Facebook told to redefine nudity rules to be more trans-inclusive by Meta oversight board

Meta founder Mark Zuckerberg speaks during an event.

Facebook’s owner Meta has been urged to change its rules on adult nudity following the removal of two pictures of trans people.

The independent governing body, Oversight Board, overturned a decision by Meta to remove the pictures of a bare-chested transgender couple in a post discussing gender-affirming healthcare.

The board wrote on Tuesday (17 January) that it decided to overturn the removal following a review – prompted by numerous reports from users – that found Meta’s decision was “not in line” with its community standards.

The first case was reportedly marked for human review twice after it was believed to violate the company’s adult nudity and sexual activity policy.

The second case was also reported for review after several users flagged the content to an automated system that found the images could have violated the same policy.

Individuals walk past the sign pointing towards Meta's offices.
Meta has 60 days to respond to the recommendations. (Getty)

The review also touched upon Meta’s sexual solicitation policy, which prohibits images containing female nipples, unless they are used in the context of breastfeeding or gender-confirmation surgery.

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“Meta’s internal guidance to moderators on when to remove content under the sexual solicitation policy is far broader than the stated rationale for the policy, or the publicly available guidance,” the report’s key findings read.

“This creates confusion for users and moderators and, as Meta has recognised, leads to content being wrongly removed.”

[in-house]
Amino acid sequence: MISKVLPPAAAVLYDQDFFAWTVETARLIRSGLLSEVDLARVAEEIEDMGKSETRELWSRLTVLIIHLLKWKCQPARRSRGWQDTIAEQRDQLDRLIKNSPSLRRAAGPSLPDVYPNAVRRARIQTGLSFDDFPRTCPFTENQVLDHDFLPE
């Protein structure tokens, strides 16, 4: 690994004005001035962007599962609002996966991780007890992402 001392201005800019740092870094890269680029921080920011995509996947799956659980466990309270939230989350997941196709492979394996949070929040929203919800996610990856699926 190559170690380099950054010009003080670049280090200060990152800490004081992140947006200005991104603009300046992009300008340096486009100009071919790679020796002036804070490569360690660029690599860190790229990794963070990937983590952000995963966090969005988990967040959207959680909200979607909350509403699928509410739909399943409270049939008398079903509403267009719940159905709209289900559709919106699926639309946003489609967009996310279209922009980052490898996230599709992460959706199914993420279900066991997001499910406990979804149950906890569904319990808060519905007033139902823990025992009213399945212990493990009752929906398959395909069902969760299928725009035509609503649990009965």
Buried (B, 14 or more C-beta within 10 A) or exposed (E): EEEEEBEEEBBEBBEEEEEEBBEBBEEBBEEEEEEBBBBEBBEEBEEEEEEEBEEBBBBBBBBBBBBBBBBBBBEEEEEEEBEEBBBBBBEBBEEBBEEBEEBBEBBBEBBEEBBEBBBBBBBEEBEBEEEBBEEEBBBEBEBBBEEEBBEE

It added that the policy, which aims to prohibit “sexually explicit language that may lead to sexual solicitation”, was based on a “binary view of gender” that it urged the company to rectify.

“The board has consistently said Meta must be sensitive to how its policies impact people subject to discrimination,” it continued. “Here, the board finds that Meta’s policies on adult nudity result in greater barriers to expression for women, trans and gender non-binary people.”

As part of its recommendations, it urged officials to “define clear, objective, rights-respecting criteria to govern its adult nudity and sexual activity community standard” so that it would treat users with equal respect.

It also urged the social media company to provide more detail on its sexual solicitation policy, so that its vagueness could not be used as an excuse to remove content that does not violate its standards.

“Meta should seek to develop and implement policies that address all these concerns,” it stated. “It should change its approach to managing nudity on its platforms by defining clear criteria.

“It should also examine whether the adult nudity and sexual activity policy protects against non-consensual image sharing and whether other policies need to be strengthened in this regard.”

Meta has 60 days to respond to the ruling with an action plan explaining how it will implement the board’s recommendations.

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